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When Bipolar Disorder Takes Away Your Dream of Giving Birth

I remember back in 2016, whenever Ms. Flo came to town a little late, I prayed to God I was pregnant. And then, it’d make its monthly appearance, and my heart would hit the bottom of my stomach with a loud thump.

I knew getting pregnant while on my medication was highly irresponsible, and for the most part, very unlikely, as we always used protection … but a girl can hope. I knew if I did get pregnant while my organs had been swimming around in 2,500 mg of chemicals on a daily basis, there was a high chance the embryo would be affected — the drugs could cause malformations, heart defects, the baby could be born with a minutely short lifespan. But my desire to bear a child superseded any doubts or reservations. My heart was set on having a baby.

Never mind if we weren’t financially secure. Never mind if we weren’t ready. I wanted it to happen accidentally because there was no way I would allow it to happen intentionally.

It is a selfish desire, to wish for a baby even if it means they might be harmed by carelessness. I know that.

But it is also an excruciating reality to accept, knowing the only way you can bear a child is if you abandon your medication you have been taking since you were 16 (20 years, in my case).

The medication you’re scared to death to stop taking because you fear you may wake up and realize they are what keep you sane. To base your reality on your sanity, to never really know if it’s you talking, or the pills. And to not be willing to find the answers to questions you don’t want to ask.

Hell, I skipped one dose of one of my meds, and I was off track for three weeks. I skipped doses for a month, and I lost my mind for nearly a year.

It is humiliating to admit your sanity and your pills are critically linked. And though I may be able to wean myself off them, I’m scared to know who I am without them. What I might do. If I might crack. I wish I could stress what dire consequences I might face if I decided to taper off them…

I don’t want to, but I will have to forfeit bearing children. My heart feels hollow knowing that. I feel almost barren, if that makes any sense. But to risk my sanity, simply put, may be a question of morality. I’ve seen my stability without pills, and I’ve never liked it. I don’t think I could handle it, and if you feel that makes me weak, well, you’ve probably never had a mental illness. Maybe if I was given a year to taper off, I could make it happen … but I don’t know if I have that much time, and it could even take longer. What happens if things go south, and I can never come back from it?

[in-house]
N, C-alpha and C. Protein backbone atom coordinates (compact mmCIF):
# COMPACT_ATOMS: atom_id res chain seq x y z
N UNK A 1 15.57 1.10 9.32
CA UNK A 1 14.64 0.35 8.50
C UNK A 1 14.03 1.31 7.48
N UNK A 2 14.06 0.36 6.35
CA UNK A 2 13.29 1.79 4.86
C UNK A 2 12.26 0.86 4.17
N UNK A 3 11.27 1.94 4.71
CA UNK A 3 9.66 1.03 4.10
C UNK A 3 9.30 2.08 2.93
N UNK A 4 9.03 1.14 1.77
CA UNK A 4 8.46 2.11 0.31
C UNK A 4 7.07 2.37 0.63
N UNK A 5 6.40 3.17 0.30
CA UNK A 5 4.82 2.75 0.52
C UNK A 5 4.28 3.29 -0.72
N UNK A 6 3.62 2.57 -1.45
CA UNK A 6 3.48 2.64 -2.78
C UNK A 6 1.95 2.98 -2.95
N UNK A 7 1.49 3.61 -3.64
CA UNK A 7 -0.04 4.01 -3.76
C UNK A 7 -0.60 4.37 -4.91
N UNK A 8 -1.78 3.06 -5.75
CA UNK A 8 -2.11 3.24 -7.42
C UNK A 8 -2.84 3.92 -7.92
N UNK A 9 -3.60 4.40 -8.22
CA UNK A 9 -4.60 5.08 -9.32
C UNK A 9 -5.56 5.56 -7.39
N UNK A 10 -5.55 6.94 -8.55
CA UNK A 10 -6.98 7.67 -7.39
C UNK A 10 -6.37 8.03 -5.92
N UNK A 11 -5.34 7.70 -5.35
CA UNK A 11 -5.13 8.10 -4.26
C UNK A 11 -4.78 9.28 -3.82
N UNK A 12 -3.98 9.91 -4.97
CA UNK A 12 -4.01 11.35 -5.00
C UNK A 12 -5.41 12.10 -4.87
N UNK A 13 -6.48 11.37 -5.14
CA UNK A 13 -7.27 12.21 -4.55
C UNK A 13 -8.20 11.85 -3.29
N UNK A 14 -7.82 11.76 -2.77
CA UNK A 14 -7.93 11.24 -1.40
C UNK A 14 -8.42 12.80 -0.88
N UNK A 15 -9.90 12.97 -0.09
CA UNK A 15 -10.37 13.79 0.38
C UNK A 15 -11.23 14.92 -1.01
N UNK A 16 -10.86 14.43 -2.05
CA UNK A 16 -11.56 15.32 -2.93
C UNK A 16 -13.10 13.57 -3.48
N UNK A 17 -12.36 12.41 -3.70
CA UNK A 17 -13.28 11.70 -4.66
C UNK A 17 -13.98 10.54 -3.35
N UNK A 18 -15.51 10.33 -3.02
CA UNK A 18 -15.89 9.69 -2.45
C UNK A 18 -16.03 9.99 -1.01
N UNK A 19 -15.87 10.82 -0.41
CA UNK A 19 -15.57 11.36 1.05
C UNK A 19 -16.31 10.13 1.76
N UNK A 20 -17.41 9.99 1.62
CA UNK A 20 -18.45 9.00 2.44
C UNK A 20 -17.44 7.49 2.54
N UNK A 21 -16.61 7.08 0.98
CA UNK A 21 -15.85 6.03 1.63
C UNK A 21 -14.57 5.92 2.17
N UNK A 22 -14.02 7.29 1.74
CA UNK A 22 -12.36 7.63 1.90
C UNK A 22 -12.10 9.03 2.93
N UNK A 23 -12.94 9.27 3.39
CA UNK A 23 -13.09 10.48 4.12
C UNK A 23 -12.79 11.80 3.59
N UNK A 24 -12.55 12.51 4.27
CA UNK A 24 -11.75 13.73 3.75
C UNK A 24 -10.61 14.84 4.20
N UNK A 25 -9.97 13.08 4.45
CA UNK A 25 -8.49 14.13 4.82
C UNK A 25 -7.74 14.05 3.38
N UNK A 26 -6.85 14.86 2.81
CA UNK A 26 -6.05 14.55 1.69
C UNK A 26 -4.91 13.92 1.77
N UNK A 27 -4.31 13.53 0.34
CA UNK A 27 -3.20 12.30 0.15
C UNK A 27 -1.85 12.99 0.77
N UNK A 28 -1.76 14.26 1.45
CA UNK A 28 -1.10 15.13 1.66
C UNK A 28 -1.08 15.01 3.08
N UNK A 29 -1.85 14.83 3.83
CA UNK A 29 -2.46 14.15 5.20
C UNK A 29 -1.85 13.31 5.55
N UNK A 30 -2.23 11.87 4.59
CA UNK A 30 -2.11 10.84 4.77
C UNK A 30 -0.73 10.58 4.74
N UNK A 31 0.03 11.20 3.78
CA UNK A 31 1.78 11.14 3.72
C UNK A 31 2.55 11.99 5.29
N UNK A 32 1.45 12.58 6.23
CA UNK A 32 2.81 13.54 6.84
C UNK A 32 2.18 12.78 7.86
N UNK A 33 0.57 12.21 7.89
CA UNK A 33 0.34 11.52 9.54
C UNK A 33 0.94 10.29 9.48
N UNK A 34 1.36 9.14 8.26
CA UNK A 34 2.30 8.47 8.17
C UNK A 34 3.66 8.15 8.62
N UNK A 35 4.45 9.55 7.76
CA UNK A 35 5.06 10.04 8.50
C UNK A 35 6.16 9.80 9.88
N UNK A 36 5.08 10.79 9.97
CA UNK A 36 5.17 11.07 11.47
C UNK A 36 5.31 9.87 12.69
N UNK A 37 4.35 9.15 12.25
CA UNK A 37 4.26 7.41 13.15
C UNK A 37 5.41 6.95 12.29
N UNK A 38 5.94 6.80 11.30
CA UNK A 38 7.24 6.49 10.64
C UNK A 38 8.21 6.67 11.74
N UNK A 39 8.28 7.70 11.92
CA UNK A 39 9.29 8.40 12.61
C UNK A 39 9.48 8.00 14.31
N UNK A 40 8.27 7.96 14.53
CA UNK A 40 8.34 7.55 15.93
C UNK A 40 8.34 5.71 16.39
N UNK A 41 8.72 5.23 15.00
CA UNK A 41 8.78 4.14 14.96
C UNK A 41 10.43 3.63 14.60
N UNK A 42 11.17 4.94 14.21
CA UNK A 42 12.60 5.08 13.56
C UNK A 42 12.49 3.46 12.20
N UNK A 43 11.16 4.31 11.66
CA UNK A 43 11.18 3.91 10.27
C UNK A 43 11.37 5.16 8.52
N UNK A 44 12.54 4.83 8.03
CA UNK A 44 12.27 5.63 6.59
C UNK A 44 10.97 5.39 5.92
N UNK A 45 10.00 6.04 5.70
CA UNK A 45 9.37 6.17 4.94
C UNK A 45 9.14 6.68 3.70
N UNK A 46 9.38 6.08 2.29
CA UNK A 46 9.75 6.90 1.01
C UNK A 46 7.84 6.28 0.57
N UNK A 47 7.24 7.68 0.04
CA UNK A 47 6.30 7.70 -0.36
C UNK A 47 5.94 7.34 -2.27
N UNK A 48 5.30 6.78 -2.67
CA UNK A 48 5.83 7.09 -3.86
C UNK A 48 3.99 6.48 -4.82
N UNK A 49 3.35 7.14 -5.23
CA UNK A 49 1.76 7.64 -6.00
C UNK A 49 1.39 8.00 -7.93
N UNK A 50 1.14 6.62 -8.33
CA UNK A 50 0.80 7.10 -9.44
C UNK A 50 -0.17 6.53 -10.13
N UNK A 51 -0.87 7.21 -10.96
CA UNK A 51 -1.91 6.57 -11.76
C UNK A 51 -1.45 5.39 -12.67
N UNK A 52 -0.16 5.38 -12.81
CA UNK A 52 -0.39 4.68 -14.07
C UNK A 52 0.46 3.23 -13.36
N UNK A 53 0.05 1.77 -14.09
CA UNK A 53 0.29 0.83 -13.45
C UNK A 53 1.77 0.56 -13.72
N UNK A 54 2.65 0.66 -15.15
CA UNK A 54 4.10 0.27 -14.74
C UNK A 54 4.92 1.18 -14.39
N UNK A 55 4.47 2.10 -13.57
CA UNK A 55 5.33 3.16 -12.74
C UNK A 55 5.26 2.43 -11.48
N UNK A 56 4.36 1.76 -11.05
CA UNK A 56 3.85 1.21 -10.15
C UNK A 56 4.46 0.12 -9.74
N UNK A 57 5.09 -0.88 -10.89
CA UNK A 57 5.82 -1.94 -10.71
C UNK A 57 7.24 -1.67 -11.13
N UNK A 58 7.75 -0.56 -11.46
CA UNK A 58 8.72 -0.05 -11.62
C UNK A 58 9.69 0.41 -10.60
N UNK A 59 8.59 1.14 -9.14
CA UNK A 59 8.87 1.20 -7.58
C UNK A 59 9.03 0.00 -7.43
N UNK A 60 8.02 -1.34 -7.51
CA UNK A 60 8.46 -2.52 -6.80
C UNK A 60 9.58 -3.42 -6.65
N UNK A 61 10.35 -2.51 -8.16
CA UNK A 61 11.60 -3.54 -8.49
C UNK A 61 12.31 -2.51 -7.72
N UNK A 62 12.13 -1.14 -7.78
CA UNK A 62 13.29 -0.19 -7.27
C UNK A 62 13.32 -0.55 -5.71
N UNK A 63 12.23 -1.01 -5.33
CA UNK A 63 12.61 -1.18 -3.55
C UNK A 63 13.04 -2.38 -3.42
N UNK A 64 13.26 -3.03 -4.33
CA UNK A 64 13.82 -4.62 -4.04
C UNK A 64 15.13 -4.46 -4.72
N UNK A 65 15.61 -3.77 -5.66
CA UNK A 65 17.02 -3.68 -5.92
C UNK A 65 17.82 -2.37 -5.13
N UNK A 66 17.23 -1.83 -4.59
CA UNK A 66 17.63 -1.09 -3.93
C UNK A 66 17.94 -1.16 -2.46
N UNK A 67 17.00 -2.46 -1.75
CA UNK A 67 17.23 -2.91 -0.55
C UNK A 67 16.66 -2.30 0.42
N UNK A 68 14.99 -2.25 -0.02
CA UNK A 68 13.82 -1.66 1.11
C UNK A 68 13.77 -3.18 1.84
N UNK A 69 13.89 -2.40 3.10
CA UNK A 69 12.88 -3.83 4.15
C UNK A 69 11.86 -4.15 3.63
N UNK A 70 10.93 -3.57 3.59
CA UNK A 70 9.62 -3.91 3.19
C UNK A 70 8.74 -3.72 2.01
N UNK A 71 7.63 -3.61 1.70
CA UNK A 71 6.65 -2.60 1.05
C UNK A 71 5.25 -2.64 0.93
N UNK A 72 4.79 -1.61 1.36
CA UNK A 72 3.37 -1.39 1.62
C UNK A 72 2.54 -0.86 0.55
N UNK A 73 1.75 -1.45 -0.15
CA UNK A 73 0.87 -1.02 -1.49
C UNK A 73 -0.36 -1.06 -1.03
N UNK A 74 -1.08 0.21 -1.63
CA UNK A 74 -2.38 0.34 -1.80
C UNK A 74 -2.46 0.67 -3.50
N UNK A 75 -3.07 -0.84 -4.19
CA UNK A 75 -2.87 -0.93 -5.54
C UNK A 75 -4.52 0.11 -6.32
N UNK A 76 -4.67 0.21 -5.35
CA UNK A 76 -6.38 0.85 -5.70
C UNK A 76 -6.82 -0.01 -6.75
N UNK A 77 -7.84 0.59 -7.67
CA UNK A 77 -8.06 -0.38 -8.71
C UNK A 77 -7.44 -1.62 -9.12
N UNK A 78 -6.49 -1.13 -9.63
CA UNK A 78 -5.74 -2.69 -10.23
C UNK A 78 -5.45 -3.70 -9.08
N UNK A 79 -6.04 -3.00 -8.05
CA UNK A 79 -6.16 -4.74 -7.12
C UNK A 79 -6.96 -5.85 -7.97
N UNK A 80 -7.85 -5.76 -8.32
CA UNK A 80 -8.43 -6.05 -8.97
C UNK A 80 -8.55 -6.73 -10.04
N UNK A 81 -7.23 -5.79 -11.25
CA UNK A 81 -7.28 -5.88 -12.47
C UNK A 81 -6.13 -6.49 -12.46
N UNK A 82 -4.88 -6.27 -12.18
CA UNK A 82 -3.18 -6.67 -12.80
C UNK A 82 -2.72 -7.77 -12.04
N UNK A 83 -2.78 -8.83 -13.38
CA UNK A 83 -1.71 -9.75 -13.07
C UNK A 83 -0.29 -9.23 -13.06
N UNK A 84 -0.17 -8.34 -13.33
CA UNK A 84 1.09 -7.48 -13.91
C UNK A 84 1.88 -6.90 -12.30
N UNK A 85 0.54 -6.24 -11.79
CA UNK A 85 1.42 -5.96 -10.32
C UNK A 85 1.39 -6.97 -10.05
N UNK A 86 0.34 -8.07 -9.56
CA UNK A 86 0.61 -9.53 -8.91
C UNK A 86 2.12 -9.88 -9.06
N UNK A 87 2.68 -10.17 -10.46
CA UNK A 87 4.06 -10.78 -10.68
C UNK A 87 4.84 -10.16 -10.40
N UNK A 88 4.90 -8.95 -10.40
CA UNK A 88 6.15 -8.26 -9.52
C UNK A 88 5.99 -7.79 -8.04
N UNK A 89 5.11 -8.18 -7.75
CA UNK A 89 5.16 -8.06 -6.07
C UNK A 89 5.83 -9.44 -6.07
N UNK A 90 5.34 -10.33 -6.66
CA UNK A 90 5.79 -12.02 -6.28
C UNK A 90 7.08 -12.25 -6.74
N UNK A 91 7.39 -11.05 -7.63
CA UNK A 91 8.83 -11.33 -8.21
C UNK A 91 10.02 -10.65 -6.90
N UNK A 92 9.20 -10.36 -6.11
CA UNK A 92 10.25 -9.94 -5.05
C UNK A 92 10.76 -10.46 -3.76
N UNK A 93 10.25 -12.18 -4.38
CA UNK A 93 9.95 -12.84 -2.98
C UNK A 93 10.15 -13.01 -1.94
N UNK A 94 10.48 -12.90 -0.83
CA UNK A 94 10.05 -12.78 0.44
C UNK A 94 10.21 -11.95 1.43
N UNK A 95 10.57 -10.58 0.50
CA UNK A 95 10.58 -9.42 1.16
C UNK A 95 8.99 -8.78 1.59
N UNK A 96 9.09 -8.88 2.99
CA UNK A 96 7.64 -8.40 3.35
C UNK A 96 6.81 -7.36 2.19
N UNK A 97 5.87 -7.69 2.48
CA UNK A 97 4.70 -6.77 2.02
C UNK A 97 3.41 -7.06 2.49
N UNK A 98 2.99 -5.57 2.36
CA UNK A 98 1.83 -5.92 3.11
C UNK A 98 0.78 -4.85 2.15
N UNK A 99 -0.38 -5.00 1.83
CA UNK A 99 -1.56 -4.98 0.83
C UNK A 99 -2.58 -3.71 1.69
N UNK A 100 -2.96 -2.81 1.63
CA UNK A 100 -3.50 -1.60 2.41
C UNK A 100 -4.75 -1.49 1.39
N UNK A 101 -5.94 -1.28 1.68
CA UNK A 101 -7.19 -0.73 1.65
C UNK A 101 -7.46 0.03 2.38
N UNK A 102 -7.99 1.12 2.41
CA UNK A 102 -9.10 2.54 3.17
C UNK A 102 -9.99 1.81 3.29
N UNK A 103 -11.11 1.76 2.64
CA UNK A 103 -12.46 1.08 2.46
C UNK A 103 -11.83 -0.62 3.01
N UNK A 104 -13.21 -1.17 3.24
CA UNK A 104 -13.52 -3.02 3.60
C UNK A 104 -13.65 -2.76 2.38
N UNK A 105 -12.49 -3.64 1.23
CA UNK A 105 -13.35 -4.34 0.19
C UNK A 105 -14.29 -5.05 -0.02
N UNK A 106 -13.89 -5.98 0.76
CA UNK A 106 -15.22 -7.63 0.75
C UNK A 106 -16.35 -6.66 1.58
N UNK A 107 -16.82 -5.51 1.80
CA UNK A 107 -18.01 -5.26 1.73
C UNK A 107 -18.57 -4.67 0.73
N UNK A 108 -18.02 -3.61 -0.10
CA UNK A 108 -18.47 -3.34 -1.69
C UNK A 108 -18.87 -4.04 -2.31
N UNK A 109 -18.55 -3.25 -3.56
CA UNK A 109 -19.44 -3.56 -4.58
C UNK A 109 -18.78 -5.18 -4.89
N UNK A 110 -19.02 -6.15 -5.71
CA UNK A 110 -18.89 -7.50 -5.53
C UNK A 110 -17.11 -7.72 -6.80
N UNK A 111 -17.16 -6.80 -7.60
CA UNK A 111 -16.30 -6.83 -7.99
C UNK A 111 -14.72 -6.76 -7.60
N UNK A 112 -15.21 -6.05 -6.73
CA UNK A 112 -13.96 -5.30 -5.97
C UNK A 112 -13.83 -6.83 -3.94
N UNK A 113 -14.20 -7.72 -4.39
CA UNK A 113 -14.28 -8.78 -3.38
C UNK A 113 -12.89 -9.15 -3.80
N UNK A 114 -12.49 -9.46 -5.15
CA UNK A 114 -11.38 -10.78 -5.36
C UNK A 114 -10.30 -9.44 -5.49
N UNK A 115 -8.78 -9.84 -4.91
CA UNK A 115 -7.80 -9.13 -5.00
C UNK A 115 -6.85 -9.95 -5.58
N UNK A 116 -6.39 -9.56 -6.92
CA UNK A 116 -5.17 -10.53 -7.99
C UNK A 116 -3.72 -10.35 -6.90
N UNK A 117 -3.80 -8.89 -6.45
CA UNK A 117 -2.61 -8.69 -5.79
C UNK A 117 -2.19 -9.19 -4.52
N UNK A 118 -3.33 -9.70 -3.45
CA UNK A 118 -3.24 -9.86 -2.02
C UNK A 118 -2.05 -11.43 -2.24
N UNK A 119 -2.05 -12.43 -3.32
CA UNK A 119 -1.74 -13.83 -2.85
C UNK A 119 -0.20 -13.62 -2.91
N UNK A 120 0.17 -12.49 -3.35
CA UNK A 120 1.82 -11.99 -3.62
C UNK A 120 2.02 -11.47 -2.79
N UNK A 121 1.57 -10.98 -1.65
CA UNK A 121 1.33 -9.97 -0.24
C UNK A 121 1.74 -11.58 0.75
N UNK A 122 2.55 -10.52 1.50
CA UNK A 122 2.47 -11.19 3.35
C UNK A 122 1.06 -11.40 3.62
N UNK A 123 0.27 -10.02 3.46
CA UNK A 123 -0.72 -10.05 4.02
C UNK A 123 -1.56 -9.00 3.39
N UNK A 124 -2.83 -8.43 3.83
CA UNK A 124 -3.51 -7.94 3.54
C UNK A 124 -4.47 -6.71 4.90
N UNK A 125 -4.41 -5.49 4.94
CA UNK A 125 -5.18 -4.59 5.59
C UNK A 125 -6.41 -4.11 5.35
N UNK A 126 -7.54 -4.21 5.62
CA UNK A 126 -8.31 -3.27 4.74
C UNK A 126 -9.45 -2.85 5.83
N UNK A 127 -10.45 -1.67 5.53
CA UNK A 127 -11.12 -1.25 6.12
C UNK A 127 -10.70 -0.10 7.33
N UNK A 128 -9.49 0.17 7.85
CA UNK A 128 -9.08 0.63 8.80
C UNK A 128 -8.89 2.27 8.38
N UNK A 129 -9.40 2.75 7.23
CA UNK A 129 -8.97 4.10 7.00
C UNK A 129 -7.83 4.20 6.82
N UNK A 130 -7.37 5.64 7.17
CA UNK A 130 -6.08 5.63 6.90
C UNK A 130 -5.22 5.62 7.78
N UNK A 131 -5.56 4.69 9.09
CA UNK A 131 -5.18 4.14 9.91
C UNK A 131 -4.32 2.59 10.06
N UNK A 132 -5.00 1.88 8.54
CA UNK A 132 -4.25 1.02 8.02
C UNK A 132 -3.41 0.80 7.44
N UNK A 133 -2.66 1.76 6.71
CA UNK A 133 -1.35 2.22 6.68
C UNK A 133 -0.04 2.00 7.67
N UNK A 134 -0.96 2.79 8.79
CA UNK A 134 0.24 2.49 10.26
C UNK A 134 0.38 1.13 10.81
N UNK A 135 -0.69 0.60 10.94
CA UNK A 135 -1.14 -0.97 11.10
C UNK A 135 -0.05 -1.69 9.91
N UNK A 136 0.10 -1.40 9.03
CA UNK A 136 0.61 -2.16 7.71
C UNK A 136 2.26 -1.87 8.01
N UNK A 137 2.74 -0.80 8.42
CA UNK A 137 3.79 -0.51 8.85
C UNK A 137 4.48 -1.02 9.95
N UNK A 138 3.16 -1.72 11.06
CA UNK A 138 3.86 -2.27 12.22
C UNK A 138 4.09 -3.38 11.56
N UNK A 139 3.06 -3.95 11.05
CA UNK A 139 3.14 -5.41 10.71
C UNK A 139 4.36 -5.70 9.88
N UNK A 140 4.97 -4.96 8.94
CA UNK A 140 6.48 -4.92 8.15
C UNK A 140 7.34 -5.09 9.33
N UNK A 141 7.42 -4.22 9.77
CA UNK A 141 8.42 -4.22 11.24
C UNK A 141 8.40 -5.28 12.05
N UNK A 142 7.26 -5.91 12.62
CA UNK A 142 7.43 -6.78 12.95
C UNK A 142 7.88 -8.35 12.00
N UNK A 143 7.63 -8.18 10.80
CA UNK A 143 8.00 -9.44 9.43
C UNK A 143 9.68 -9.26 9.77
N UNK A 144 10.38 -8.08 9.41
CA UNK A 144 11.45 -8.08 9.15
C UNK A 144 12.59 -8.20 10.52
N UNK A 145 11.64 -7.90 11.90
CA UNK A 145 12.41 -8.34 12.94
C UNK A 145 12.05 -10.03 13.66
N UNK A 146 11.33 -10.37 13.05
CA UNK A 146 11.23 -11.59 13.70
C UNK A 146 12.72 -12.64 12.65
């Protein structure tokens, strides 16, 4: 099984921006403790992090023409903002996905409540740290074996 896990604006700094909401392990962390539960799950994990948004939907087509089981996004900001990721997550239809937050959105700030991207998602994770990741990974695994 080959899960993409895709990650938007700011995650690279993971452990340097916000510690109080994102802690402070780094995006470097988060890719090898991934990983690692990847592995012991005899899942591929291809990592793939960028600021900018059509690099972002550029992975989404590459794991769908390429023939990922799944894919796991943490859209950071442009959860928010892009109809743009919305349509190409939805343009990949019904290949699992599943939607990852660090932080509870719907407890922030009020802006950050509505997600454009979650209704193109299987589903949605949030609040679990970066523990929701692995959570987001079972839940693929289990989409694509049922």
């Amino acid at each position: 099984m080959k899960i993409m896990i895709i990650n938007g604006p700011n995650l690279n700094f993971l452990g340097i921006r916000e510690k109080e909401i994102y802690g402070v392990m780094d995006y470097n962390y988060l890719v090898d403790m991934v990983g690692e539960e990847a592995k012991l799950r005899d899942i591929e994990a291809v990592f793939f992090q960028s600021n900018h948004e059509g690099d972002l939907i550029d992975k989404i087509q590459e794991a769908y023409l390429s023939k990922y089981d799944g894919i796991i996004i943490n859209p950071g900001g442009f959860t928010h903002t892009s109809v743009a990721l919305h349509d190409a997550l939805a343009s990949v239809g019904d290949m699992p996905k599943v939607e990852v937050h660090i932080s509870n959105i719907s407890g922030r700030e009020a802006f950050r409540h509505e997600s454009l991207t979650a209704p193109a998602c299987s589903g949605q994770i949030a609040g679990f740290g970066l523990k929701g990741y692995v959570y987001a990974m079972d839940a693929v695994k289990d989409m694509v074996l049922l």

It’s not an easy decision. Choosing to stay on meds and give up something I’ve wanted for many, many years. Something I’ve dreamed about. Maternity clothes I’ve fantasized about wearing. Seeing a little pooch and knowing it’s not a side effect of my medication. Carrying a child in this world. Bringing a child into this world. No one can tell me it can be compared to anything else. I’ve never experienced it, but I will bet everything I have on the assumption it can never be compared to anything else. And I have to live with that. I have to pass by expectant mothers and their protruding bellies and try my best not to cry or scream silently in my head, “That will never be me!”

Lord knows I’ve experienced such envy in those cases. An envy I’d much rather not have. Man, did I hope those pregnancy tests would be positive. I guess you can say I’ve never really grieved never bearing a child. It saddens me every day.

Surrogacy is an option, but an expensive one. I’ve passed the viable age for freezing my eggs. I have endometriosis, so having a baby is exponentially more difficult because of it. And no, I am not opposed to adoption, in fact, I probably will go that route.

But as I said, I still haven’t grieved not having a baby.

I blame my illness for this sadness.

I blame my body for its necessity for pills.

But nothing else, really.

In all honesty, it’s hard to this day seeing people blessed with something I’m not sure I will have, but I realize babies are beautiful no matter what packaging they come in. And I know I will love the child I end up with.

And though it may take a minute or two for me to remind myself, I am so grateful for what I do have, and I am certainly hopeful for who or what the future will bring.

Getty image by tommaso79

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